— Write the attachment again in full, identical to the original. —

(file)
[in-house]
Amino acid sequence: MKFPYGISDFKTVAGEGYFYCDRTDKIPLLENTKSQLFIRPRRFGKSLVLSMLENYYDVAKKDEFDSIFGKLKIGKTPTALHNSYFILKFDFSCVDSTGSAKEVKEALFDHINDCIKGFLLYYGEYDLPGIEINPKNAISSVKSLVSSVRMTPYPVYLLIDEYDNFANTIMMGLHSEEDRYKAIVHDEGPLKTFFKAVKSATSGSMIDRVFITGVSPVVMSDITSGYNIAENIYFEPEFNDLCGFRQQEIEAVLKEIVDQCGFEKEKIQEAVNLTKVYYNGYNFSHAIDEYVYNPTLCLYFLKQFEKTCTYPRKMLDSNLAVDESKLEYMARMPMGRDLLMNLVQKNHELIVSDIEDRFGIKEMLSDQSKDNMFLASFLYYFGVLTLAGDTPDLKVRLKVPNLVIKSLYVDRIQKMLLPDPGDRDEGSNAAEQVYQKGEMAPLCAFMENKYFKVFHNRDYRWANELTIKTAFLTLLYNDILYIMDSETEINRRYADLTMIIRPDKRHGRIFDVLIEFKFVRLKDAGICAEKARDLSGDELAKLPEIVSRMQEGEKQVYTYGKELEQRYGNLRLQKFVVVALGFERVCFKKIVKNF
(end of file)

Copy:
[in-house]
Amino acid sequence: MKFPYGISDFKTVAGEGYFYCDRTDKIPLLENTKSQLFIRPRRFGKSLVLSMLENYYDVAKKDEFDSIFGKLKIGKTPTALHNSYFILKFDFSCVDSTGSAKEVKEALFDHINDCIKGFLLYYGEYDLPGIEINPKNAISSVKSLVSSVRMTPYPVYLLIDEYDNFANTIMMGLHSEEDRYKAIVHDEGPLKTFFKAVKSATSGSMIDRVFITGVSPVVMSDITSGYNIAENIYFEPEFNDLCGFRQQEIEAVLKEIVDQCGFEKEKIQEAVNLTKVYYNGYNFSHAIDEYVYNPTLCLYFLKQFEKTCTYPRKMLDSNLAVDESKLEYMARMPMGRDLLMNLVQKNHELIVSDIEDRFGIKEMLSDQSKDNMFLASFLYYFGVLTLAGDTPDLKVRLKVPNLVIKSLYVDRIQKMLLPDPGDRDEGSNAAEQVYQKGEMAPLCAFMENKYFKVFHNRDYRWANELTIKTAFLTLLYNDILYIMDSETEINRRYADLTMIIRPDKRHGRIFDVLIEFKFVRLKDAGICAEKARDLSGDELAKLPEIVSRMQEGEKQVYTYGKELEQRYGNLRLQKFVVVALGFERVCFKKIVKNF